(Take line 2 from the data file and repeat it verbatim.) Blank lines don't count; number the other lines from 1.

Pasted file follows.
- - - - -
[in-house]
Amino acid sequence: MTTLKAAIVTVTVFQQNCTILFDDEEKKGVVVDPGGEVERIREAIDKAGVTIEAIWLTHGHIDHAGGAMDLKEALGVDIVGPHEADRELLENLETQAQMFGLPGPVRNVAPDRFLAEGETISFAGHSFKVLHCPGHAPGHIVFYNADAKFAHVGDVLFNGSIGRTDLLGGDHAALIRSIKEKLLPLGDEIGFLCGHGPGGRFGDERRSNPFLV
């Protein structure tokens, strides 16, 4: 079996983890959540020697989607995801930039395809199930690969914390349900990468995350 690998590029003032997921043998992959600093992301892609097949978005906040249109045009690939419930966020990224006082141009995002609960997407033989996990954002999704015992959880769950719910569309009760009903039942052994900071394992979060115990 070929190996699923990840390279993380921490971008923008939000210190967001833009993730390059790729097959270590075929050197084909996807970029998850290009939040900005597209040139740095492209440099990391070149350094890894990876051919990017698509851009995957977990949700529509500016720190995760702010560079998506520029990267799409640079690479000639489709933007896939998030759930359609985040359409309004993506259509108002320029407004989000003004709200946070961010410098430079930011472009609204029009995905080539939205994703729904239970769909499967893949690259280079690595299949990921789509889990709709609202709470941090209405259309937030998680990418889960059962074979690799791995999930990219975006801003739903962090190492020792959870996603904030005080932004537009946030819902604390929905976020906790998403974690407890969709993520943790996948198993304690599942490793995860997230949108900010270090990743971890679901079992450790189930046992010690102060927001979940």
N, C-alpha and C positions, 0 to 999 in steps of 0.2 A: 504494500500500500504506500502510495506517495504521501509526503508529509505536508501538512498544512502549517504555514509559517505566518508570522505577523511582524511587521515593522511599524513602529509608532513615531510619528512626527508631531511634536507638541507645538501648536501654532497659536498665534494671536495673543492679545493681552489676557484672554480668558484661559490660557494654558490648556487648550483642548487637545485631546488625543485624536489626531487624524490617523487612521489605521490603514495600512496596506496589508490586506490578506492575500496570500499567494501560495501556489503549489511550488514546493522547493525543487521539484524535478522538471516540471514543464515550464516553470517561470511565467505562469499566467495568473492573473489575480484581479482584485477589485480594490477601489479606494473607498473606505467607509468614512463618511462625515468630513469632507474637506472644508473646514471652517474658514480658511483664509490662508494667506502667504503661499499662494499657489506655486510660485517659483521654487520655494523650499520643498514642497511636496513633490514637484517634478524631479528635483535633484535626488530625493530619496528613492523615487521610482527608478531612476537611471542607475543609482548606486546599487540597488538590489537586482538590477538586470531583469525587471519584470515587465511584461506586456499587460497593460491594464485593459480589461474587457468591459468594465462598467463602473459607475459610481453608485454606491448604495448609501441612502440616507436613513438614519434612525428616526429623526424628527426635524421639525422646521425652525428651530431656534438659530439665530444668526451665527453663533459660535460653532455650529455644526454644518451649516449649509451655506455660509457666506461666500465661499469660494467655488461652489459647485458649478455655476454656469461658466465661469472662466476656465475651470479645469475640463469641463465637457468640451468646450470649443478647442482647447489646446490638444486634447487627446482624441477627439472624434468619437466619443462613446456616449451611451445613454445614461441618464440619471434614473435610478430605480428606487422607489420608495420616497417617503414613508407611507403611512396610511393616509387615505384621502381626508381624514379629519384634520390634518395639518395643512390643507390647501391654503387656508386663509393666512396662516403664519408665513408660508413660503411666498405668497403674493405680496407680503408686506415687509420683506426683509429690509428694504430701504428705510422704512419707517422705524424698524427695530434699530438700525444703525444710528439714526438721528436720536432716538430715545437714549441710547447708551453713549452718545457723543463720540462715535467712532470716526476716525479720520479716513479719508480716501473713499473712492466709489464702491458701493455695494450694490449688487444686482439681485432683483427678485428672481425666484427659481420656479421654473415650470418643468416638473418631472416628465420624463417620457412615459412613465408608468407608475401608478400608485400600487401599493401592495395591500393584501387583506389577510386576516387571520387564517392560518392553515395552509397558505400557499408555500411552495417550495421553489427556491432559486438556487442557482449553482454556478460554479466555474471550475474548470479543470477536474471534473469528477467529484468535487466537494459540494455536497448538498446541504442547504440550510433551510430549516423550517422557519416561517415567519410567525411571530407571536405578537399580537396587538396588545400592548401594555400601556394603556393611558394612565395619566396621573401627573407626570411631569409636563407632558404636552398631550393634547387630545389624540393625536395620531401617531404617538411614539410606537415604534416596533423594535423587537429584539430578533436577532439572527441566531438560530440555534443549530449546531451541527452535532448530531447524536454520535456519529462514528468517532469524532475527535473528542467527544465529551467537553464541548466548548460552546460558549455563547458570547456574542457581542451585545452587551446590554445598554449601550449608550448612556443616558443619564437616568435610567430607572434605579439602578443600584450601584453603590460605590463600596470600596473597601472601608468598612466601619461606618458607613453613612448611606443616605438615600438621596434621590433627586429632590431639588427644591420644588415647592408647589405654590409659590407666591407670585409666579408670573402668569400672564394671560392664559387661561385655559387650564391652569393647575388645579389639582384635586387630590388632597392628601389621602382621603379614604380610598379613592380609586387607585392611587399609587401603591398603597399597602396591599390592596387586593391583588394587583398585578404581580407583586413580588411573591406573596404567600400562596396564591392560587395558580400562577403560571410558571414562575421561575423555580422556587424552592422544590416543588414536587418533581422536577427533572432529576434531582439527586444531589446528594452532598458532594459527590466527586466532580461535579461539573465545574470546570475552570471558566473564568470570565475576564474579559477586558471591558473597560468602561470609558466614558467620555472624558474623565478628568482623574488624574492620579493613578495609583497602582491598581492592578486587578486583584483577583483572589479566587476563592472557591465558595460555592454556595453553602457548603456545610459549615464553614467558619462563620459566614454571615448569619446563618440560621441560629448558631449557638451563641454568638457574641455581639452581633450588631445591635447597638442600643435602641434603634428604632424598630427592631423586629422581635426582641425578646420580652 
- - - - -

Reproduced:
Amino acid sequence: MTTLKAAIVTVTVFQQNCTILFDDEEKKGVVVDPGGEVERIREAIDKAGVTIEAIWLTHGHIDHAGGAMDLKEALGVDIVGPHEADRELLENLETQAQMFGLPGPVRNVAPDRFLAEGETISFAGHSFKVLHCPGHAPGHIVFYNADAKFAHVGDVLFNGSIGRTDLLGGDHAALIRSIKEKLLPLGDEIGFLCGHGPGGRFGDERRSNPFLV